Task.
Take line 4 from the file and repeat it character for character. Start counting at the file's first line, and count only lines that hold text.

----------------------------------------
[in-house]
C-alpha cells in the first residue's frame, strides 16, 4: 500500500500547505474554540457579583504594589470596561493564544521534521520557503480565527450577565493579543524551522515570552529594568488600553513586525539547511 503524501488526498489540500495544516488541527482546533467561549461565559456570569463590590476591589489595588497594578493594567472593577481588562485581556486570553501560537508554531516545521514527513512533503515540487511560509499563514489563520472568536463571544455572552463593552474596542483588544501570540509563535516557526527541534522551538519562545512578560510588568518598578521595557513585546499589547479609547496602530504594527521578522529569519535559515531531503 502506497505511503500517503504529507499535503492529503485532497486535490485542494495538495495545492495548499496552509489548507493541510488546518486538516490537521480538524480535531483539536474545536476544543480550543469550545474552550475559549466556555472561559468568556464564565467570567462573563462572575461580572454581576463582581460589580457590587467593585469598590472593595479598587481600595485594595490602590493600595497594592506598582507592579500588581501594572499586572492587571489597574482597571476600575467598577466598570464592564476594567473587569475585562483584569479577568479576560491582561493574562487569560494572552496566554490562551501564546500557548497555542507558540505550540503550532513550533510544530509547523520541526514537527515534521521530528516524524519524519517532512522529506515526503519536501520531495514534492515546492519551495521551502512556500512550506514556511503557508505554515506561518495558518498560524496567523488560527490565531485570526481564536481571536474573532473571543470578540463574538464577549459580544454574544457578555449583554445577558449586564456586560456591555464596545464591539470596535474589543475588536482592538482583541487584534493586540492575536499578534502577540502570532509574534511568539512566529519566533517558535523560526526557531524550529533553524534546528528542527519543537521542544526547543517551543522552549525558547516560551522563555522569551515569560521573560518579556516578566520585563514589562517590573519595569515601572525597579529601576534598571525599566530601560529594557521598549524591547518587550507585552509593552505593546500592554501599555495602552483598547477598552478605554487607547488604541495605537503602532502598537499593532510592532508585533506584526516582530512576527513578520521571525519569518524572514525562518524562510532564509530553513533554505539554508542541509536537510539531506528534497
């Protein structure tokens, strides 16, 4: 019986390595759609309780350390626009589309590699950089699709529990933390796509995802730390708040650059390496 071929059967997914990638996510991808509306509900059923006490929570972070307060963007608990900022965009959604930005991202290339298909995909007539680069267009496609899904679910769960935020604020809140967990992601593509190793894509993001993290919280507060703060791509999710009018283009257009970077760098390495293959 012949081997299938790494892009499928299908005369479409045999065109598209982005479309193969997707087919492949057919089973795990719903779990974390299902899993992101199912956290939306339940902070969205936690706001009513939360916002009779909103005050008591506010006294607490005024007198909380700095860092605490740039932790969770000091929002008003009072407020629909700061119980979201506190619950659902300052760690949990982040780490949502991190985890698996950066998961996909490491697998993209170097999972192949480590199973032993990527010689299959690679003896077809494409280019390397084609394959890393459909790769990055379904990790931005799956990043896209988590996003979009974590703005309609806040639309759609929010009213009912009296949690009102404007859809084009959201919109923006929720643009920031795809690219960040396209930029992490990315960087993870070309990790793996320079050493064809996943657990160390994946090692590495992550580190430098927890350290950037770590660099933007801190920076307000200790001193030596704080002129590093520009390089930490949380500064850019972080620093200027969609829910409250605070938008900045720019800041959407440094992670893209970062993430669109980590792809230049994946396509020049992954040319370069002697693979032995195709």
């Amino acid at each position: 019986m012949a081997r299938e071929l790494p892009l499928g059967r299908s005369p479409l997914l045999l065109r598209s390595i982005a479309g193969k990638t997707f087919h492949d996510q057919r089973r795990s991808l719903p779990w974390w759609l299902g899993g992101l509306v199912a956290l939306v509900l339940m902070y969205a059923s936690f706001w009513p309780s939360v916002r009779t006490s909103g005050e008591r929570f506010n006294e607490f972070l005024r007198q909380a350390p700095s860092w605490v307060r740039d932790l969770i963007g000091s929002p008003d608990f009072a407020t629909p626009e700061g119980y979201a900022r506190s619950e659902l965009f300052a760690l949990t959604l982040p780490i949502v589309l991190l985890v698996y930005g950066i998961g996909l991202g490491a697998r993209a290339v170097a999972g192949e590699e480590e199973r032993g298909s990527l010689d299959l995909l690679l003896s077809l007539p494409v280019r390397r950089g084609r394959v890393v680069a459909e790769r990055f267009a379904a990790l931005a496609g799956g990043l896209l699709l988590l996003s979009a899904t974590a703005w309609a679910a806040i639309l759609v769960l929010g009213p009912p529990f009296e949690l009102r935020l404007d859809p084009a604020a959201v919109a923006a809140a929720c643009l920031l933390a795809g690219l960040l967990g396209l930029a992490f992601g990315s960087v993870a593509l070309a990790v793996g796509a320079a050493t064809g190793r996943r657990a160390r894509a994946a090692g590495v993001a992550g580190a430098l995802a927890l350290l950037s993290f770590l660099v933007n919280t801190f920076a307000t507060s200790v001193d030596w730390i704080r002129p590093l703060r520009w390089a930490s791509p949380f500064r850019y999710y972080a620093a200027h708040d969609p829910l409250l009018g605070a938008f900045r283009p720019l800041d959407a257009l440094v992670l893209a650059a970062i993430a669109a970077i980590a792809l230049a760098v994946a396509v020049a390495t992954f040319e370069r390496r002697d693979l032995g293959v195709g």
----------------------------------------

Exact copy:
């Amino acid at each position: 019986m012949a081997r299938e071929l790494p892009l499928g059967r299908s005369p479409l997914l045999l065109r598209s390595i982005a479309g193969k990638t997707f087919h492949d996510q057919r089973r795990s991808l719903p779990w974390w759609l299902g899993g992101l509306v199912a956290l939306v509900l339940m902070y969205a059923s936690f706001w009513p309780s939360v916002r009779t006490s909103g005050e008591r929570f506010n006294e607490f972070l005024r007198q909380a350390p700095s860092w605490v307060r740039d932790l969770i963007g000091s929002p008003d608990f009072a407020t629909p626009e700061g119980y979201a900022r506190s619950e659902l965009f300052a760690l949990t959604l982040p780490i949502v589309l991190l985890v698996y930005g950066i998961g996909l991202g490491a697998r993209a290339v170097a999972g192949e590699e480590e199973r032993g298909s990527l010689d299959l995909l690679l003896s077809l007539p494409v280019r390397r950089g084609r394959v890393v680069a459909e790769r990055f267009a379904a990790l931005a496609g799956g990043l896209l699709l988590l996003s979009a899904t974590a703005w309609a679910a806040i639309l759609v769960l929010g009213p009912p529990f009296e949690l009102r935020l404007d859809p084009a604020a959201v919109a923006a809140a929720c643009l920031l933390a795809g690219l960040l967990g396209l930029a992490f992601g990315s960087v993870a593509l070309a990790v793996g796509a320079a050493t064809g190793r996943r657990a160390r894509a994946a090692g590495v993001a992550g580190a430098l995802a927890l350290l950037s993290f770590l660099v933007n919280t801190f920076a307000t507060s200790v001193d030596w730390i704080r002129p590093l703060r520009w390089a930490s791509p949380f500064r850019y999710y972080a620093a200027h708040d969609p829910l409250l009018g605070a938008f900045r283009p720019l800041d959407a257009l440094v992670l893209a650059a970062i993430a669109a970077i980590a792809l230049a760098v994946a396509v020049a390495t992954f040319e370069r390496r002697d693979l032995g293959v195709g």